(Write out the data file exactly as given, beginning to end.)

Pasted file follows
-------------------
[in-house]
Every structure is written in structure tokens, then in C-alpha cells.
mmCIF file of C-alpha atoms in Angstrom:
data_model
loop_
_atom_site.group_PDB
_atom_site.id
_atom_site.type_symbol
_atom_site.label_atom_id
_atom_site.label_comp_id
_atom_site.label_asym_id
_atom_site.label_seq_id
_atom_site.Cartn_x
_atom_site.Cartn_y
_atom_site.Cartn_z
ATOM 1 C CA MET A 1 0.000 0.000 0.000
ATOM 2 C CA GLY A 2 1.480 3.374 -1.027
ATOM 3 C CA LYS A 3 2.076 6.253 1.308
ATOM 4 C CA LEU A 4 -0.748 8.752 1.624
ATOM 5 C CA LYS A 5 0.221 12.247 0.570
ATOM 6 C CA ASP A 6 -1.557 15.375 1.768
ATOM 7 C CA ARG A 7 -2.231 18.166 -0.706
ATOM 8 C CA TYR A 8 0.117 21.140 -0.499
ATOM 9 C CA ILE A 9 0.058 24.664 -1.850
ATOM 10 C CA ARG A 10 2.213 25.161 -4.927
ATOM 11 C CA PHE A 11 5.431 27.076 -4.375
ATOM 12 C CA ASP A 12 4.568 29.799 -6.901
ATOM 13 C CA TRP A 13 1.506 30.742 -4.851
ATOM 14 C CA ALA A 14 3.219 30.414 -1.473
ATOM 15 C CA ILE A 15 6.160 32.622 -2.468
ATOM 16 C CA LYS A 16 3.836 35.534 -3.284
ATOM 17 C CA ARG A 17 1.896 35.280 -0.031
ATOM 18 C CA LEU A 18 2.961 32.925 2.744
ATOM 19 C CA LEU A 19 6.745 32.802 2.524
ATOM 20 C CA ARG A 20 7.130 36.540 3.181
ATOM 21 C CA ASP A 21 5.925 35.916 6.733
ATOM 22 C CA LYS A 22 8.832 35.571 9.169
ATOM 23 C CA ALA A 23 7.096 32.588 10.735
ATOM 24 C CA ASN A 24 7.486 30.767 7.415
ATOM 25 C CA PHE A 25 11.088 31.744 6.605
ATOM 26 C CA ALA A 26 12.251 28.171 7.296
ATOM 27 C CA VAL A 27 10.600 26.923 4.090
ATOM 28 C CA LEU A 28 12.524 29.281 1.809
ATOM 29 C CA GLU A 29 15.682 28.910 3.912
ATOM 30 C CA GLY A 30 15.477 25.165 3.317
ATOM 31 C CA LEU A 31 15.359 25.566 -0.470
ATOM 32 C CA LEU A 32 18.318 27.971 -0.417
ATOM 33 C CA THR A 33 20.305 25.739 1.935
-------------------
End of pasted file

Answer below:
[in-house]
Every structure is written in structure tokens, then in C-alpha cells.
mmCIF file of C-alpha atoms in Angstrom:
data_model
loop_
_atom_site.group_PDB
_atom_site.id
_atom_site.type_symbol
_atom_site.label_atom_id
_atom_site.label_comp_id
_atom_site.label_asym_id
_atom_site.label_seq_id
_atom_site.Cartn_x
_atom_site.Cartn_y
_atom_site.Cartn_z
ATOM 1 C CA MET A 1 0.000 0.000 0.000
ATOM 2 C CA GLY A 2 1.480 3.374 -1.027
ATOM 3 C CA LYS A 3 2.076 6.253 1.308
ATOM 4 C CA LEU A 4 -0.748 8.752 1.624
ATOM 5 C CA LYS A 5 0.221 12.247 0.570
ATOM 6 C CA ASP A 6 -1.557 15.375 1.768
ATOM 7 C CA ARG A 7 -2.231 18.166 -0.706
ATOM 8 C CA TYR A 8 0.117 21.140 -0.499
ATOM 9 C CA ILE A 9 0.058 24.664 -1.850
ATOM 10 C CA ARG A 10 2.213 25.161 -4.927
ATOM 11 C CA PHE A 11 5.431 27.076 -4.375
ATOM 12 C CA ASP A 12 4.568 29.799 -6.901
ATOM 13 C CA TRP A 13 1.506 30.742 -4.851
ATOM 14 C CA ALA A 14 3.219 30.414 -1.473
ATOM 15 C CA ILE A 15 6.160 32.622 -2.468
ATOM 16 C CA LYS A 16 3.836 35.534 -3.284
ATOM 17 C CA ARG A 17 1.896 35.280 -0.031
ATOM 18 C CA LEU A 18 2.961 32.925 2.744
ATOM 19 C CA LEU A 19 6.745 32.802 2.524
ATOM 20 C CA ARG A 20 7.130 36.540 3.181
ATOM 21 C CA ASP A 21 5.925 35.916 6.733
ATOM 22 C CA LYS A 22 8.832 35.571 9.169
ATOM 23 C CA ALA A 23 7.096 32.588 10.735
ATOM 24 C CA ASN A 24 7.486 30.767 7.415
ATOM 25 C CA PHE A 25 11.088 31.744 6.605
ATOM 26 C CA ALA A 26 12.251 28.171 7.296
ATOM 27 C CA VAL A 27 10.600 26.923 4.090
ATOM 28 C CA LEU A 28 12.524 29.281 1.809
ATOM 29 C CA GLU A 29 15.682 28.910 3.912
ATOM 30 C CA GLY A 30 15.477 25.165 3.317
ATOM 31 C CA LEU A 31 15.359 25.566 -0.470
ATOM 32 C CA LEU A 32 18.318 27.971 -0.417
ATOM 33 C CA THR A 33 20.305 25.739 1.935